Photo credits: Everett Collection
According to the Bahamian Minister of Foreign Affairs, Sidney Poitier, the iconic Black movie star, film director, and revolutionary civil rights leader has died.
As of Friday morning (January 7), the exact cause of Poitier’s death had not been officially verified. The legendary entertainer passed away at 94 years of age.
Poitier was a leading staple inside Tinseltown, as well as other lofty circles located around the globe. Starring in treasured cinematic works, such as A Raisin in the Sun, Guess Who’s Coming to Dinner, In the Heat of the Night, and To Sir With Love propelled Poitier into an elite club of thespians. However, the glitz, glamour, and camera flashes did not blind Poitier from doing the grueling trench work, which is what genuinely earned him most of the reverence he gained in life.
Sidney L. Poitier was born on February 20, 1927, in Miami, Florida.
He was the youngest of seven children born to Evelyn (née Outten) and Reginald James Poitier, Bahamian farmers with a Cat Island property. The family would fly to Miami to sell tomatoes and other fruits and vegetables. Reginald was also a cab driver in Nassau, Bahamas. Poitier was born unexpectedly in Miami during a visit by his parents.
Poitier was born two months early and was not expected to live. His parents, on the other hand, stayed in Miami for three months to nurse him back to health. Poitier was born in the Bahamas, which was a British Crown territory at the time. Because of his unanticipated birth in the United States, he was immediately granted citizenship.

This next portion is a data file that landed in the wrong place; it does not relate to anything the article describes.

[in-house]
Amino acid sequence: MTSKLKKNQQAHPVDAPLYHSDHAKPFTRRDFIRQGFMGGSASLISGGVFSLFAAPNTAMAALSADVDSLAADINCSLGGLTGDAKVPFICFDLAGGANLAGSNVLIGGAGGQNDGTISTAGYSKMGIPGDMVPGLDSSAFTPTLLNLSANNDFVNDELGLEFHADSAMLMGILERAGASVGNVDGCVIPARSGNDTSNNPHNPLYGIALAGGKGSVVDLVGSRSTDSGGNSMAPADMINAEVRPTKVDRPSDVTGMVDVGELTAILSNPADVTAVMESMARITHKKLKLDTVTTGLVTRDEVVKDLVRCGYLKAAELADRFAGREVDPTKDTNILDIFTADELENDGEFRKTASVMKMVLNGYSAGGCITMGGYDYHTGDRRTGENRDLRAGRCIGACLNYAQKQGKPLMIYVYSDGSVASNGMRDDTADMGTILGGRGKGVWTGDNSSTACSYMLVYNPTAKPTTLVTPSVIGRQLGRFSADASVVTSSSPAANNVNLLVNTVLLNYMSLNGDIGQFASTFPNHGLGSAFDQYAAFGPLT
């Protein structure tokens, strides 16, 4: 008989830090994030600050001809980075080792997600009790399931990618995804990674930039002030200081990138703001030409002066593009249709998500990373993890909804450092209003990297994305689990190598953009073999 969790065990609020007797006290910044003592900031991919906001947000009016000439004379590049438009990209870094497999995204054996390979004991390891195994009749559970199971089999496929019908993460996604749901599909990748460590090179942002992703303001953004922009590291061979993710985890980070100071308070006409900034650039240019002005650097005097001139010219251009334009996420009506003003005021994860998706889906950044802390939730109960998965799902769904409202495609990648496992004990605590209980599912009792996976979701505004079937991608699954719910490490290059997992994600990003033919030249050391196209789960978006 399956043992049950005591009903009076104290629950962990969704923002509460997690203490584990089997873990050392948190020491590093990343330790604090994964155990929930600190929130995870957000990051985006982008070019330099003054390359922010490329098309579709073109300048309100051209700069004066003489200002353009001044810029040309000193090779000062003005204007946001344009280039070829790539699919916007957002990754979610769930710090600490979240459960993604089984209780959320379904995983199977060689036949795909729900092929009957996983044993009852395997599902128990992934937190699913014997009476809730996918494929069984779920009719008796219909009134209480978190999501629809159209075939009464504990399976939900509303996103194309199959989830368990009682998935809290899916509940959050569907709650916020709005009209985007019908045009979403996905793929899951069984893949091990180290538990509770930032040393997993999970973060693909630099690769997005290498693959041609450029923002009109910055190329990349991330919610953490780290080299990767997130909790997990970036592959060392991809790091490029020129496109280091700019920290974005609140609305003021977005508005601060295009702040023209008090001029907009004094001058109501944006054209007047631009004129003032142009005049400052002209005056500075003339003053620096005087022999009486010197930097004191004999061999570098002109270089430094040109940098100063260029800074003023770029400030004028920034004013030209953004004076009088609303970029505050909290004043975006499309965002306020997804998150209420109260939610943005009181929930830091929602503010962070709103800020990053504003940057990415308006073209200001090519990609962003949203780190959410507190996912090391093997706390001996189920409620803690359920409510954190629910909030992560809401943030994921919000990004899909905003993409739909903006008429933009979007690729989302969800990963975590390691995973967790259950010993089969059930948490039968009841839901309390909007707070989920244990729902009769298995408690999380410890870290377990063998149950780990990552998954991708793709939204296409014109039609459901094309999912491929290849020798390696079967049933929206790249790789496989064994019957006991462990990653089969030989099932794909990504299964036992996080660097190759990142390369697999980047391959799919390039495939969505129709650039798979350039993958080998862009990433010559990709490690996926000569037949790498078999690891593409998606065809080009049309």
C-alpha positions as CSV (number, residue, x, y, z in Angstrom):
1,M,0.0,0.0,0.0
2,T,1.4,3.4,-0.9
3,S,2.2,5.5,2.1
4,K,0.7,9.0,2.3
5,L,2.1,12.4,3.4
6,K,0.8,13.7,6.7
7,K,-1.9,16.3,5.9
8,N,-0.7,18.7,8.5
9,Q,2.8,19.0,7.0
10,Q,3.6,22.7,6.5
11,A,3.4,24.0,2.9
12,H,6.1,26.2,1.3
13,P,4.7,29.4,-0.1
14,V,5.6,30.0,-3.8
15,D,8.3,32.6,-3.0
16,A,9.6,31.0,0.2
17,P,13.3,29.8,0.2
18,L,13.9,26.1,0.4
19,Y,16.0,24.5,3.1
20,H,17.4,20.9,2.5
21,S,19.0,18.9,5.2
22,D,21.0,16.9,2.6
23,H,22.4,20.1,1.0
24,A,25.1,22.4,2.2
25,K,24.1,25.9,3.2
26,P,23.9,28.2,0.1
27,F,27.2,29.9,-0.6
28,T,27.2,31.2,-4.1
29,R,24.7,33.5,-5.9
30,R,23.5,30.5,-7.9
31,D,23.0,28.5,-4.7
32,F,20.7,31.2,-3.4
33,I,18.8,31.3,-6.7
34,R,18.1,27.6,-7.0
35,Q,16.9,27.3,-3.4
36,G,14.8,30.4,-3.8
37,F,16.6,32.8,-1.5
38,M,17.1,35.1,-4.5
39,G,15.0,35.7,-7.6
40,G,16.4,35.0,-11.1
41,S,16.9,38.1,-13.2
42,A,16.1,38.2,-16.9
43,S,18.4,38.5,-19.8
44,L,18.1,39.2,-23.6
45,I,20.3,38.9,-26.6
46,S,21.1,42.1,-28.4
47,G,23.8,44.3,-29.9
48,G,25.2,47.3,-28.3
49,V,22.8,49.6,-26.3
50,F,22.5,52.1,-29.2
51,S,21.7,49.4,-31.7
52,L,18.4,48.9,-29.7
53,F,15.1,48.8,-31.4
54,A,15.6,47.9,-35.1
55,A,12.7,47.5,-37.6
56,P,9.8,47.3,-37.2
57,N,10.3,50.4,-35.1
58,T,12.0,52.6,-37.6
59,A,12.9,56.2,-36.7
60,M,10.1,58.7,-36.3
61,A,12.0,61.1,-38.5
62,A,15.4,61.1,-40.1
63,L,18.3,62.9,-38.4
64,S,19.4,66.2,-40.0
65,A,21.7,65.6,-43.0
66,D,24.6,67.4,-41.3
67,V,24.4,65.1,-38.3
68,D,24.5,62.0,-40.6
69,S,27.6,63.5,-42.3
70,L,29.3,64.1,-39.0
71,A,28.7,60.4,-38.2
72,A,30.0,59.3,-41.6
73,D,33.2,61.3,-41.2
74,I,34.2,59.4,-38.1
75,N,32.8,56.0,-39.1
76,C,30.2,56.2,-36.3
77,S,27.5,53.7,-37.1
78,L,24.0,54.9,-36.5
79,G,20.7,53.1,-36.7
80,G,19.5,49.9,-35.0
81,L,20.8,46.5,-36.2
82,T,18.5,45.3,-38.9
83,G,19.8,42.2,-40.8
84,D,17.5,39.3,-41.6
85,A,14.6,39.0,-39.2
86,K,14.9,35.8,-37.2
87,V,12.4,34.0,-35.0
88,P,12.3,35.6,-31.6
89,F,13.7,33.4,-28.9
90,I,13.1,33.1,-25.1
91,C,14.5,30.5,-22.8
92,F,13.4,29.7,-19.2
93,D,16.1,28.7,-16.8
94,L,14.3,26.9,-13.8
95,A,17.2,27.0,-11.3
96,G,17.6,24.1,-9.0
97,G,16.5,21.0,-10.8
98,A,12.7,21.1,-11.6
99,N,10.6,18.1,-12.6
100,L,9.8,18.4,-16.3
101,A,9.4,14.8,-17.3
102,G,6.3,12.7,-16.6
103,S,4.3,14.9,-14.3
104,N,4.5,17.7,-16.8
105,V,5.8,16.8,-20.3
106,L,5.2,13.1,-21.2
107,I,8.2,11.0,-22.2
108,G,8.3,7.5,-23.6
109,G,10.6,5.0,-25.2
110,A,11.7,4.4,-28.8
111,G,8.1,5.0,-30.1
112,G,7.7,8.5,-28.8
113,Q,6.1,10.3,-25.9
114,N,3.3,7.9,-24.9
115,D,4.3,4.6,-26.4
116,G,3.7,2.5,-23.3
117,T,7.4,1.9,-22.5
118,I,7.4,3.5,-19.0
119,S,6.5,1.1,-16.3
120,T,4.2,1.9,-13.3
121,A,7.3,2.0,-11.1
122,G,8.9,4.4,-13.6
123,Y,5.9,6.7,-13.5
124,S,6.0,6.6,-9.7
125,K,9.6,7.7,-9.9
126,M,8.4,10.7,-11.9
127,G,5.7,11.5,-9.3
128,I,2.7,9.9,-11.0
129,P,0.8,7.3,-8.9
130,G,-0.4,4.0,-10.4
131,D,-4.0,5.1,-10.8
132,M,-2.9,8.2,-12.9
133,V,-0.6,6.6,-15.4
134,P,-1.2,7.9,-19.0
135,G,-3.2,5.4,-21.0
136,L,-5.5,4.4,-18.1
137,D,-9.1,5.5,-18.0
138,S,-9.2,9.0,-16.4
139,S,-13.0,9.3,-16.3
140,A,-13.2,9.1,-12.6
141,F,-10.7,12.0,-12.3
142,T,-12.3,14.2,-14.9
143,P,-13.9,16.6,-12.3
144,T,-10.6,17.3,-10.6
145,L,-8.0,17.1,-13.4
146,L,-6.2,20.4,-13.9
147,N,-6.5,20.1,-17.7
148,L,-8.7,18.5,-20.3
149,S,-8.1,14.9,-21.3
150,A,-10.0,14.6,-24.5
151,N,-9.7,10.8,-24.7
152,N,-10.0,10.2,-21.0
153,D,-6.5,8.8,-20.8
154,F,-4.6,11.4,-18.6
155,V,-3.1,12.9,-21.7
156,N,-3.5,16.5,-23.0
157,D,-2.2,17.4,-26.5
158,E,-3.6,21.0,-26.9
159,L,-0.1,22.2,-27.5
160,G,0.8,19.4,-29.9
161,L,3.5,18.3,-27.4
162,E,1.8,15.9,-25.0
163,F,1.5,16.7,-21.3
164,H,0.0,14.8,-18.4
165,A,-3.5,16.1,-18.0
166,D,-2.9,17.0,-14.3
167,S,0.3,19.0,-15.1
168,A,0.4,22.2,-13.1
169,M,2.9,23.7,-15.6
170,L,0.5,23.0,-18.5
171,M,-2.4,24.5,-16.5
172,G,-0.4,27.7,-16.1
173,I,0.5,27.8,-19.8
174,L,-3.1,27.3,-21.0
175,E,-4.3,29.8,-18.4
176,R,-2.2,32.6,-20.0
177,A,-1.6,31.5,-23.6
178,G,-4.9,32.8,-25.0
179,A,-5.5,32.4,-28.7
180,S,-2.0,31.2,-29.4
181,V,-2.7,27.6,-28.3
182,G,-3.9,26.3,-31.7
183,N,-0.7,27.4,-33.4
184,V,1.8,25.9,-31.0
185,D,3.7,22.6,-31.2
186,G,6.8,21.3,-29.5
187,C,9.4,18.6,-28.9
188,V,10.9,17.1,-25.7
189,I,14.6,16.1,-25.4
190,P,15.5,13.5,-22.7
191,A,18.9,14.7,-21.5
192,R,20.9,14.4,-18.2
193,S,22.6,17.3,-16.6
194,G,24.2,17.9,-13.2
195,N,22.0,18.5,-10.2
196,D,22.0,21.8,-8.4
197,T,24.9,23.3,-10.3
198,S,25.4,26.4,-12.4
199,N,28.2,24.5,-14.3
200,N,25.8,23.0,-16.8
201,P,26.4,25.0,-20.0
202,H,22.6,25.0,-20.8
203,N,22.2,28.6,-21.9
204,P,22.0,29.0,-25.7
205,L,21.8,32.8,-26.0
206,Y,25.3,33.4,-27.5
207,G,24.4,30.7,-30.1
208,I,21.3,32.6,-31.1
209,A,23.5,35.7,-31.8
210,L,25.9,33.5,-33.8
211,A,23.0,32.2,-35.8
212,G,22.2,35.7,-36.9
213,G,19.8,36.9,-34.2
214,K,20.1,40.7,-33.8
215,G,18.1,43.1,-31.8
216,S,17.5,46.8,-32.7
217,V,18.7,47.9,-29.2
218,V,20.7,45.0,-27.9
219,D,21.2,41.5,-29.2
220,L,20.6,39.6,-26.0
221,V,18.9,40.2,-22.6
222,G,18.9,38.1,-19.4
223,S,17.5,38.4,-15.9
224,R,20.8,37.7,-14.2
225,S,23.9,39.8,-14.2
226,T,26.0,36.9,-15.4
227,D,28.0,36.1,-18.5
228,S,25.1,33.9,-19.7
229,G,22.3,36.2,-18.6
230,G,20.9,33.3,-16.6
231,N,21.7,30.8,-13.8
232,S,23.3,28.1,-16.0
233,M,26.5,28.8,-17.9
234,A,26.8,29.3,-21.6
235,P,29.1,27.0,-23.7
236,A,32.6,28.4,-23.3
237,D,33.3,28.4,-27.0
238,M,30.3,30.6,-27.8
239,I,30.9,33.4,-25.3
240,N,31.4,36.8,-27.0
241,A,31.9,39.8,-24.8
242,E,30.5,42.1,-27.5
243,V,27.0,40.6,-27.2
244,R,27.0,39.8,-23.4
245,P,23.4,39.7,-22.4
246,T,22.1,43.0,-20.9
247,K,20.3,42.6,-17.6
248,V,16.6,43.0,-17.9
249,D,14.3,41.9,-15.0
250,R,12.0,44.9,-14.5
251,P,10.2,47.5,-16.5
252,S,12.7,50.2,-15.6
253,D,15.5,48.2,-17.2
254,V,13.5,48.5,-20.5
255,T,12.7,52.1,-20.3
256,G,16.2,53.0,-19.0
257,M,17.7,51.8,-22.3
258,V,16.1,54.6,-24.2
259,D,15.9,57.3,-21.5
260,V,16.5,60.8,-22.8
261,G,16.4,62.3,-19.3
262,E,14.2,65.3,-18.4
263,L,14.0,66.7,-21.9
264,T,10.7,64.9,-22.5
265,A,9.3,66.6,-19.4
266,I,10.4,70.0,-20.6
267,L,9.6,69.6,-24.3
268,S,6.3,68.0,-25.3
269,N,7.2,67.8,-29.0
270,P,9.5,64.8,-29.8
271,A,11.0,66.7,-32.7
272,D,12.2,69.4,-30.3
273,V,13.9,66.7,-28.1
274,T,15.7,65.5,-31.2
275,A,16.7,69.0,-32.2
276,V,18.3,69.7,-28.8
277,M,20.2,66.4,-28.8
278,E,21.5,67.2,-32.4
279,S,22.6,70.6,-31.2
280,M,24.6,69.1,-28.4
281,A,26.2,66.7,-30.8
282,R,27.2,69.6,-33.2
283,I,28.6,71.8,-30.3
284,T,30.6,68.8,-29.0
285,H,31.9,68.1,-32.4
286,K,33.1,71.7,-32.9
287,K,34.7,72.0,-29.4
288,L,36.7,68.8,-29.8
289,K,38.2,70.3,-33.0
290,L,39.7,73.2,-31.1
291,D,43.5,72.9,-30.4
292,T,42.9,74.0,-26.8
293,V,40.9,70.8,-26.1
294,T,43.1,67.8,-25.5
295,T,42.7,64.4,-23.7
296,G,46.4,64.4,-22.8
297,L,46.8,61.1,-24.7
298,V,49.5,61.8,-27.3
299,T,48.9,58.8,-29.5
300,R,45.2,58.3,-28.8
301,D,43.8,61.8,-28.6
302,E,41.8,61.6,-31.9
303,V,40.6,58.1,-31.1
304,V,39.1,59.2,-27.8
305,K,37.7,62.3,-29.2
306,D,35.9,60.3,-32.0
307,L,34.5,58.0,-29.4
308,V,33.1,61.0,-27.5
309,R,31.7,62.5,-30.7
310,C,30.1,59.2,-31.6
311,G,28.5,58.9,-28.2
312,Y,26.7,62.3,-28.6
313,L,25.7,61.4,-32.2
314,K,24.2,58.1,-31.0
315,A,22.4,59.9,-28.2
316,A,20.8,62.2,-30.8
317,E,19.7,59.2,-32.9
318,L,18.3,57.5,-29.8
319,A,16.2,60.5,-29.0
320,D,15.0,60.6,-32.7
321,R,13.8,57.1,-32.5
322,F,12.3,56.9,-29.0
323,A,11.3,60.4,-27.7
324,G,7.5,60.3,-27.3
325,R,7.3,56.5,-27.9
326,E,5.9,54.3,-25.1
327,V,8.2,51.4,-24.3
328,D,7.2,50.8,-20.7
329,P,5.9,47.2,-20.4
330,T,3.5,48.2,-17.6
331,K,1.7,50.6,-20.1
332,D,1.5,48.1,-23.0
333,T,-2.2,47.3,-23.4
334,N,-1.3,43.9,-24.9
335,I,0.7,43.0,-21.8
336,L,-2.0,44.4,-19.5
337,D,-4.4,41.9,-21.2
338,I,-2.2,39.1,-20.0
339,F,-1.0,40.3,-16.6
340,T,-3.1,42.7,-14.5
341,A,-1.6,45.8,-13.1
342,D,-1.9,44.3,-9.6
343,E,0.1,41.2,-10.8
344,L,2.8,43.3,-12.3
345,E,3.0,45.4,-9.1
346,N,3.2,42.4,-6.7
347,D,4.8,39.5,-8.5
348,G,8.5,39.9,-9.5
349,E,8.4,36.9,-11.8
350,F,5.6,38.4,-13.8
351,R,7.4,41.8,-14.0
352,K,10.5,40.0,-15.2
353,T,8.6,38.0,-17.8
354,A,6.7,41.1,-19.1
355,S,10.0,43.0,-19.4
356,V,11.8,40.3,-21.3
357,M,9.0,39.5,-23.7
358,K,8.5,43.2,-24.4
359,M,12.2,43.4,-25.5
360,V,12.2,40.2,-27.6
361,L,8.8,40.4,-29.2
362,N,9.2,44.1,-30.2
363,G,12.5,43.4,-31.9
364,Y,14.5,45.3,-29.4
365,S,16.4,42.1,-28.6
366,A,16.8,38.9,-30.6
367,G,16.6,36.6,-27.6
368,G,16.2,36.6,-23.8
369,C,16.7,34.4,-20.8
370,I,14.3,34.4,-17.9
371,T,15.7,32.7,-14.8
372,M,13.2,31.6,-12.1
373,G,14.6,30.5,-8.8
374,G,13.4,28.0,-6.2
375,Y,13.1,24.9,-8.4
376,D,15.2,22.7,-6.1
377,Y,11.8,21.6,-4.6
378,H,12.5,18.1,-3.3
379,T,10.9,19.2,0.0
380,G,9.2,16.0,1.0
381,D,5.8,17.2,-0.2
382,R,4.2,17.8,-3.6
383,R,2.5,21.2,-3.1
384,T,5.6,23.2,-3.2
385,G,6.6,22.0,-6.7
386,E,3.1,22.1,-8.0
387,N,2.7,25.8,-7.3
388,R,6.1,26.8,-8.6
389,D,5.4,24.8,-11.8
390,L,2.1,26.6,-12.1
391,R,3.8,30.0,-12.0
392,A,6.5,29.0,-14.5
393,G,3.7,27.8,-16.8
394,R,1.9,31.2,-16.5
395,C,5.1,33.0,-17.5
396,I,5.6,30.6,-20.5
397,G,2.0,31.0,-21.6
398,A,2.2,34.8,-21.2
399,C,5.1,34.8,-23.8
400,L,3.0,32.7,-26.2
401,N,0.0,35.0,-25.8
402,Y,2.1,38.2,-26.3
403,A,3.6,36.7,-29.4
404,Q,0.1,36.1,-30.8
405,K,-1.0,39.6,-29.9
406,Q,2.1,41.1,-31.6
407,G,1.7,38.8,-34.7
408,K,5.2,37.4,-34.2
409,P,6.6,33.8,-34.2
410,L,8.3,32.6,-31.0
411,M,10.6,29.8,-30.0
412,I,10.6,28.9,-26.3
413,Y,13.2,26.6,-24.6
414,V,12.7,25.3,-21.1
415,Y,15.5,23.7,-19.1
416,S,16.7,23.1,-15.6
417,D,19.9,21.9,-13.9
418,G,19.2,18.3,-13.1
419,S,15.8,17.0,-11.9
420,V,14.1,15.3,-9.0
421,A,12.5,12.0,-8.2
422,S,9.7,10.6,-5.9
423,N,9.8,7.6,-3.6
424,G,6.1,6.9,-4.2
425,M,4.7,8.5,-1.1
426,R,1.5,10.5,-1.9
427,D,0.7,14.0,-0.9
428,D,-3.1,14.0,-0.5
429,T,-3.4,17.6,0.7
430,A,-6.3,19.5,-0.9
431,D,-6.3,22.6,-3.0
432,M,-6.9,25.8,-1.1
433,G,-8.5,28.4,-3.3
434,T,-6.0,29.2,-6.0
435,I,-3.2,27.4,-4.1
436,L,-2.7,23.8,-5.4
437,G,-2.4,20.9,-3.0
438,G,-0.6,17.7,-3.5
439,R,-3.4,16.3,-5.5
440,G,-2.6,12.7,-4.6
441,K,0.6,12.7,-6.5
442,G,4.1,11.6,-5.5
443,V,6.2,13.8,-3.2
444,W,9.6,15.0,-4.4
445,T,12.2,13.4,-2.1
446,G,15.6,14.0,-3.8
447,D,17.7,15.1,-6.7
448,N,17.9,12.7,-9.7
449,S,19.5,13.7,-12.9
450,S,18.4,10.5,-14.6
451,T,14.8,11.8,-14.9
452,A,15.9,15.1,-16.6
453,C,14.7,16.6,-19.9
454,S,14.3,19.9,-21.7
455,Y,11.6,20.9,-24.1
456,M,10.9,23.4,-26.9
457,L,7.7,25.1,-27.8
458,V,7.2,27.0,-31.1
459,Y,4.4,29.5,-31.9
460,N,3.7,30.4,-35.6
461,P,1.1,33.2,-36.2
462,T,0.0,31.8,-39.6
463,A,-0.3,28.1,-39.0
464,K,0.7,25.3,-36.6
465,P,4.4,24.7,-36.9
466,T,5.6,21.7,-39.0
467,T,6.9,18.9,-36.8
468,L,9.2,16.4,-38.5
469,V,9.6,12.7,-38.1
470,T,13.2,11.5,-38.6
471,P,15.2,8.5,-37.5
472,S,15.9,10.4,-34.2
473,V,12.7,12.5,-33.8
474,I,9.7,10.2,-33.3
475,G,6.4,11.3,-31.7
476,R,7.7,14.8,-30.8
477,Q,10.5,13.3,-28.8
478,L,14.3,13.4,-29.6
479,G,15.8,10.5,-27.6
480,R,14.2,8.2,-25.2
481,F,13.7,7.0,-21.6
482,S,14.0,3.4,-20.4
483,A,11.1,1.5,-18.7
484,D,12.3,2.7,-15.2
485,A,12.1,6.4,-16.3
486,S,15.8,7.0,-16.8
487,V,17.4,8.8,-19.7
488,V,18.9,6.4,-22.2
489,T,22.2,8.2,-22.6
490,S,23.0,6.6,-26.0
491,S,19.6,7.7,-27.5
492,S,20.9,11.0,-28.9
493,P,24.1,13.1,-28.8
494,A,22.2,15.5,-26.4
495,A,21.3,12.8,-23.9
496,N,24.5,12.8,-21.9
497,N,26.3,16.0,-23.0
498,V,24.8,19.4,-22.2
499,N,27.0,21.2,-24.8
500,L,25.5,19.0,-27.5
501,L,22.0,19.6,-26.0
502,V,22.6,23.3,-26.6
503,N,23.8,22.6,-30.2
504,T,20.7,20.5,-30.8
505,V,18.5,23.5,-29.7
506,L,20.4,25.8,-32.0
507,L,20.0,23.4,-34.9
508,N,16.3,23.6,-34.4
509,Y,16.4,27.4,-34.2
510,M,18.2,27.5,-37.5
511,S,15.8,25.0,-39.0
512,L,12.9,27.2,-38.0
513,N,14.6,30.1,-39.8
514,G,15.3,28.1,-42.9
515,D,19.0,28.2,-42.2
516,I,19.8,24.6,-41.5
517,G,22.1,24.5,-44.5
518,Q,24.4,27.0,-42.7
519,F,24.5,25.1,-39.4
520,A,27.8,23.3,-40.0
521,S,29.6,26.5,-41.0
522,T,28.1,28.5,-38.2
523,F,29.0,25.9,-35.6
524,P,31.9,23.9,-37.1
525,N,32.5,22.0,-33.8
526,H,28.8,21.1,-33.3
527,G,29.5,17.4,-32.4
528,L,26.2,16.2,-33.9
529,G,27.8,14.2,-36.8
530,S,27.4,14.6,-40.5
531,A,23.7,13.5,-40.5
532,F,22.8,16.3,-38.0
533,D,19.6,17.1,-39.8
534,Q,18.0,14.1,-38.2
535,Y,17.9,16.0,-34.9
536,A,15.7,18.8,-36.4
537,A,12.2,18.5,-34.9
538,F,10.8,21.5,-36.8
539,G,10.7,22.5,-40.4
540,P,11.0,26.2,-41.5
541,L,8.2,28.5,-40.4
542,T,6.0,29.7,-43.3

Humble beginnings did not keep Poitier’s eyes off the prize or stop him from aiming high. His career started on stage in plays before the unmatched metamorphosis he made from the small to the big screen. In 1964, Poitier broke Hollywood’s color barrier by becoming the first black person to win an Oscar for performing in a lead role (Best Actor, Lillies of the Field).
Over the course of Poitier’s illustrious 50-plus-year career, which was comprised of star-studded showmanship and soul-stirring service, he won countless highly-coveted accolades — including the Presidential Medal of Freedom (awarded by President Barack Obama in 2009).
Poitier is survived by his wife Joanna Shimkus, six children from previous marriages, and numerous grandchildren.